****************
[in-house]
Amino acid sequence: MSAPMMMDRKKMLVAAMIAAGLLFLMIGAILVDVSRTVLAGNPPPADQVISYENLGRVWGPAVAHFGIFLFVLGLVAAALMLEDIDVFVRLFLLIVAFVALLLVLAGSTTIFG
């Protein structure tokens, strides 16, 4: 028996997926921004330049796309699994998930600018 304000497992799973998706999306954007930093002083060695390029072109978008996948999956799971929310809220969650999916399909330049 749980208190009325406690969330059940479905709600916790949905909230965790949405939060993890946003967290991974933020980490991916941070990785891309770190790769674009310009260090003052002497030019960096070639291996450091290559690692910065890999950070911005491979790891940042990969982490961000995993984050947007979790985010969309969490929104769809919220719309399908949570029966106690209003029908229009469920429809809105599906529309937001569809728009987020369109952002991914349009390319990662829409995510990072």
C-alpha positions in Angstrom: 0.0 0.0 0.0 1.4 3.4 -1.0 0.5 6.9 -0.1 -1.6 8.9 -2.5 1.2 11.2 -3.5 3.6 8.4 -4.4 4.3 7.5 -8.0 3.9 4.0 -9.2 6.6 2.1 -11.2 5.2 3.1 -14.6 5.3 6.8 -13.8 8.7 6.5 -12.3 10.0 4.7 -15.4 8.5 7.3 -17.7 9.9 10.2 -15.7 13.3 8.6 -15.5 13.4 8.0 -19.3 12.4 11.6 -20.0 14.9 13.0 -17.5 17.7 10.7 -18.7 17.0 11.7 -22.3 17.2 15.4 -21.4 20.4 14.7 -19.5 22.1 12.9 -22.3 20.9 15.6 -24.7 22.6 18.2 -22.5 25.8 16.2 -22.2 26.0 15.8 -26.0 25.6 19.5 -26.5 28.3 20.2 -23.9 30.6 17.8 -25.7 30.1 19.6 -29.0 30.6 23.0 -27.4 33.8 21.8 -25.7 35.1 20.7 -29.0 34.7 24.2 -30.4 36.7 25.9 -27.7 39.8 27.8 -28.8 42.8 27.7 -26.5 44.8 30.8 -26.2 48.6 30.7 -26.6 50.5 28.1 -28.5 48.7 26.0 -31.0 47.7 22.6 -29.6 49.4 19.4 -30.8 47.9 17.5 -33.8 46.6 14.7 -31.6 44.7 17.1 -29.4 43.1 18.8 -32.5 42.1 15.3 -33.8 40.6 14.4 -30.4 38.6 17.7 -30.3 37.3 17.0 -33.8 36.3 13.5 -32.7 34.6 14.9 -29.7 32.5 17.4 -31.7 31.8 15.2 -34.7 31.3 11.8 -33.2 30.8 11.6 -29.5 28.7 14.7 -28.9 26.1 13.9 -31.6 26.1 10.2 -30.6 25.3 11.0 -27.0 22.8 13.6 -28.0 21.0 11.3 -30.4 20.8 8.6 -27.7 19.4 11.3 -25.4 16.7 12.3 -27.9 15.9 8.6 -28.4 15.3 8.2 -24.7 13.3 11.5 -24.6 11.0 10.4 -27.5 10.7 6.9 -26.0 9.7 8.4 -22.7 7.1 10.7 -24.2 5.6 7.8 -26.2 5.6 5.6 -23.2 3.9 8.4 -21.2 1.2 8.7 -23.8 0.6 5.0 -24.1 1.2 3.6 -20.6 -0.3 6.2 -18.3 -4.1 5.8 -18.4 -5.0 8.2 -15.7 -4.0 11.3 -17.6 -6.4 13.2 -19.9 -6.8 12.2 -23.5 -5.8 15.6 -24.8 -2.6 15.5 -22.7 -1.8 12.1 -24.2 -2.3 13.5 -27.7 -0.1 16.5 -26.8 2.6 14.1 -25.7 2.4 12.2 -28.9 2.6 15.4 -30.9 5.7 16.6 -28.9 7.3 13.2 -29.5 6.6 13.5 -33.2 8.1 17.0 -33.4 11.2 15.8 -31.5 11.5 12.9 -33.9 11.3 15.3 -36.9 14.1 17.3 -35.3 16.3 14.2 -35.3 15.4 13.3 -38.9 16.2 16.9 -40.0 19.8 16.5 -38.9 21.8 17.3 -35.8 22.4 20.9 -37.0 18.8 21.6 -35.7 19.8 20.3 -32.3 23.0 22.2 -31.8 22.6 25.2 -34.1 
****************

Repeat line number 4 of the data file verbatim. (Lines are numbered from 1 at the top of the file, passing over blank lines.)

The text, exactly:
C-alpha positions in Angstrom: 0.0 0.0 0.0 1.4 3.4 -1.0 0.5 6.9 -0.1 -1.6 8.9 -2.5 1.2 11.2 -3.5 3.6 8.4 -4.4 4.3 7.5 -8.0 3.9 4.0 -9.2 6.6 2.1 -11.2 5.2 3.1 -14.6 5.3 6.8 -13.8 8.7 6.5 -12.3 10.0 4.7 -15.4 8.5 7.3 -17.7 9.9 10.2 -15.7 13.3 8.6 -15.5 13.4 8.0 -19.3 12.4 11.6 -20.0 14.9 13.0 -17.5 17.7 10.7 -18.7 17.0 11.7 -22.3 17.2 15.4 -21.4 20.4 14.7 -19.5 22.1 12.9 -22.3 20.9 15.6 -24.7 22.6 18.2 -22.5 25.8 16.2 -22.2 26.0 15.8 -26.0 25.6 19.5 -26.5 28.3 20.2 -23.9 30.6 17.8 -25.7 30.1 19.6 -29.0 30.6 23.0 -27.4 33.8 21.8 -25.7 35.1 20.7 -29.0 34.7 24.2 -30.4 36.7 25.9 -27.7 39.8 27.8 -28.8 42.8 27.7 -26.5 44.8 30.8 -26.2 48.6 30.7 -26.6 50.5 28.1 -28.5 48.7 26.0 -31.0 47.7 22.6 -29.6 49.4 19.4 -30.8 47.9 17.5 -33.8 46.6 14.7 -31.6 44.7 17.1 -29.4 43.1 18.8 -32.5 42.1 15.3 -33.8 40.6 14.4 -30.4 38.6 17.7 -30.3 37.3 17.0 -33.8 36.3 13.5 -32.7 34.6 14.9 -29.7 32.5 17.4 -31.7 31.8 15.2 -34.7 31.3 11.8 -33.2 30.8 11.6 -29.5 28.7 14.7 -28.9 26.1 13.9 -31.6 26.1 10.2 -30.6 25.3 11.0 -27.0 22.8 13.6 -28.0 21.0 11.3 -30.4 20.8 8.6 -27.7 19.4 11.3 -25.4 16.7 12.3 -27.9 15.9 8.6 -28.4 15.3 8.2 -24.7 13.3 11.5 -24.6 11.0 10.4 -27.5 10.7 6.9 -26.0 9.7 8.4 -22.7 7.1 10.7 -24.2 5.6 7.8 -26.2 5.6 5.6 -23.2 3.9 8.4 -21.2 1.2 8.7 -23.8 0.6 5.0 -24.1 1.2 3.6 -20.6 -0.3 6.2 -18.3 -4.1 5.8 -18.4 -5.0 8.2 -15.7 -4.0 11.3 -17.6 -6.4 13.2 -19.9 -6.8 12.2 -23.5 -5.8 15.6 -24.8 -2.6 15.5 -22.7 -1.8 12.1 -24.2 -2.3 13.5 -27.7 -0.1 16.5 -26.8 2.6 14.1 -25.7 2.4 12.2 -28.9 2.6 15.4 -30.9 5.7 16.6 -28.9 7.3 13.2 -29.5 6.6 13.5 -33.2 8.1 17.0 -33.4 11.2 15.8 -31.5 11.5 12.9 -33.9 11.3 15.3 -36.9 14.1 17.3 -35.3 16.3 14.2 -35.3 15.4 13.3 -38.9 16.2 16.9 -40.0 19.8 16.5 -38.9 21.8 17.3 -35.8 22.4 20.9 -37.0 18.8 21.6 -35.7 19.8 20.3 -32.3 23.0 22.2 -31.8 22.6 25.2 -34.1 